Although I think I connected the most with Aida’s story, I enjoyed reading about the other characters too – Rik, a disgraced journalist who has isolated himself from everyone he knows, writing puff pieces on residents who “love living in the northern suburbs”. Rik is clearly suffering some sort of PTSD and you don’t realise his true identity right away. And then it becomes about discovering what happened to him, why he’s doing this to himself. Evangelia is a Greek Australian who is still mourning the death of her mother and wants to desperately write her story only she can’t seem to find her mother anywhere she looks. Evangelia’s story included a really in depth look at the Greek mourning traditions, the stories and the responsibility and role of the eldest woman in the family. She struggles in comparison to her elder sister Lydia, the two constantly at odds and bickering about everything. Evangelia and her husband own a gyros shop which is a constant source of stress for many reasons. And then there’s Nell and “DB” – they both work in a law firm. Nell is young and being mentored by DB, who dreams of a promotion and writes breezy, humblebrag letters to someone called “Jonesy” about how amazing his life is even as it starts to fall down around him. DB becomes obsessed with money, status, class and impressing the boss. Having a big house in a particular area, despite the fact that it makes life harder when his wife wants their son to attend a community kinder closer to her parents place in order for them to be able to care for him while DB and his wife are still at work. When Nell comes up with a partnership idea with a community legal firm, DB learns a lot about what he’s prioritising and how it’s affecting his life.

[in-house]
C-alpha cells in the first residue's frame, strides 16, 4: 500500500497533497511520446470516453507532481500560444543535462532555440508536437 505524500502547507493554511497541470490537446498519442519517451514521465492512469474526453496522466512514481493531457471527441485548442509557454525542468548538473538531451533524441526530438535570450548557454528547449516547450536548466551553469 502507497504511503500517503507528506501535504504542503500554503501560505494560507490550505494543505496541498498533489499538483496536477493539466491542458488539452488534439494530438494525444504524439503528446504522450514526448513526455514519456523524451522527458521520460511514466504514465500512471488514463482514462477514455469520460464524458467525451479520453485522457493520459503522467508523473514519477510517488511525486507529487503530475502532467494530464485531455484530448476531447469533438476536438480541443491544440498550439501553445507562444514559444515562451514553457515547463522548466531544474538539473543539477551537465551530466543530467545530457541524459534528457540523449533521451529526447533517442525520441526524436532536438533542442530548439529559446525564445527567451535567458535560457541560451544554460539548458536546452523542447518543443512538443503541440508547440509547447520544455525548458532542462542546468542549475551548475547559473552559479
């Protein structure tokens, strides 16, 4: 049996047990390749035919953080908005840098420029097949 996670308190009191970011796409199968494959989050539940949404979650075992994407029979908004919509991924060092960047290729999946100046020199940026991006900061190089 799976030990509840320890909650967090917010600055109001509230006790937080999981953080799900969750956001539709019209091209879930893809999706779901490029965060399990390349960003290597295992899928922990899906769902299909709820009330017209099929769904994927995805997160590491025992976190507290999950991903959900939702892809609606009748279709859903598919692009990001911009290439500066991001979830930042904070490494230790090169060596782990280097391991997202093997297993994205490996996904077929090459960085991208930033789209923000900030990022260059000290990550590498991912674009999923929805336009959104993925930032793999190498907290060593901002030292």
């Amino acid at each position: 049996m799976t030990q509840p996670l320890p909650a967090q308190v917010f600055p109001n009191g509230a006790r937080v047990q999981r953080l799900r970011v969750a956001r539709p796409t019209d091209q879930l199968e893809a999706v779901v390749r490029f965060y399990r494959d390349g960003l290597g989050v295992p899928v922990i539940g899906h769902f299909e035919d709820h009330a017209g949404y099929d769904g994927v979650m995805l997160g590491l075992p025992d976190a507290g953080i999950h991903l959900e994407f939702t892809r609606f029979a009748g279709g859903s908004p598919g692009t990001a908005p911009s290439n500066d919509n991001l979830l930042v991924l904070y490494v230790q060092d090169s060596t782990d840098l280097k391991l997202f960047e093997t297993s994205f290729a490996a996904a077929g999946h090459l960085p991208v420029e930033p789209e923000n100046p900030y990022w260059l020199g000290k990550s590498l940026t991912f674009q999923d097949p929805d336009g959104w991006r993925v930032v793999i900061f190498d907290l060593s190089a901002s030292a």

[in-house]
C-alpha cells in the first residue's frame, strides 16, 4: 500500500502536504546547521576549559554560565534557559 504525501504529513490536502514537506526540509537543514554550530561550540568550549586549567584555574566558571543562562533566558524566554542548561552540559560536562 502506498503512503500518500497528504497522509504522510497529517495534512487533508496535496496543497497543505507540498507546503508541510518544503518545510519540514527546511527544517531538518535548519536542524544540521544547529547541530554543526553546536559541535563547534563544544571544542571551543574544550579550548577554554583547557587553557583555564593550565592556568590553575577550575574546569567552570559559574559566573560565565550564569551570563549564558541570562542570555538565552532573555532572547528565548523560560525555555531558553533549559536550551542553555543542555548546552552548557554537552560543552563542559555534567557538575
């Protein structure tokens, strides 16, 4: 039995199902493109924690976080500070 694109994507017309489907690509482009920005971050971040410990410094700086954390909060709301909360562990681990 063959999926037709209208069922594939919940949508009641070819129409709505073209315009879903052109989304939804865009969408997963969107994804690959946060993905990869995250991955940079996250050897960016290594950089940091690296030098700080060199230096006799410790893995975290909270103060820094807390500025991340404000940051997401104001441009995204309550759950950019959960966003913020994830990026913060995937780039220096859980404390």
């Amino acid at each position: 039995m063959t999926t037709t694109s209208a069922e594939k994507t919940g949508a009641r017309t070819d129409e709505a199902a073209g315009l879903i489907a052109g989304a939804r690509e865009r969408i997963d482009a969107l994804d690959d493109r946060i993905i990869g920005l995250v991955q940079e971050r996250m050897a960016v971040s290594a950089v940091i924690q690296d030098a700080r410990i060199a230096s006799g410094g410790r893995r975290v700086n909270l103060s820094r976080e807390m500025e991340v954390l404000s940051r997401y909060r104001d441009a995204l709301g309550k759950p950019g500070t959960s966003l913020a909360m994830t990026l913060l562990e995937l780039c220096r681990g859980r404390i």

I loved the glimpses into these totally ordinary lives of ordinary people. People who are struggling with the day to day of juggling family and work, dealing with feelings of grief, isolation and even recovering from trauma. I love the connections between all the characters that kept appearing and how their circles intersected constantly over the course of the novel. But ultimately I kept coming back to Aida’s story and how it must be indicative of thousands of people at the moment who just want to escape a place of oppression and find somewhere to live freely. Her and Elham and Niki. I think the scene where they collect Niki from kinder and the nervous teacher tries to explain that Niki might need some assistance is the one that just stuck with me the most. Elham doesn’t speak English so Aida has to translate for her and there’s just so much fear and nervousness from Elham as she struggles to understand. I’ve had a child that needed extra assistance at kinder – occupational therapy was recommended for my youngest to help with his fine motor skills and it was over a 6 month wait for a public facility. To go private is expensive and there are many people who simply cannot afford that it when you’re struggling to make ends meet. Many times by the time the child gets into the programs, they are almost ready to start school or have started school and are no longer eligible and then you have to try other things. This complication must be amplified into the thousands when you don’t speak fluent English yet and are not skilled at navigating things like doctors appointments. Simple things like advocating for your child become an impossibility and this can be how children fall further behind.

This was a really thought provoking read and I enjoyed every page of it.


Book #132 of 2018

3 responses to “Review: The Book Of Ordinary People by Claire Varley

  1. A copy of this arrived for me on Tuesday. I would have got it ages ago but it seemed to have vanished from the sender to me and another copy was sent. Looking forward to reading after this review, I hadn’t heard much about it up until now.

  2. […] A very kind and lovely review from 1girl2manybooks. […]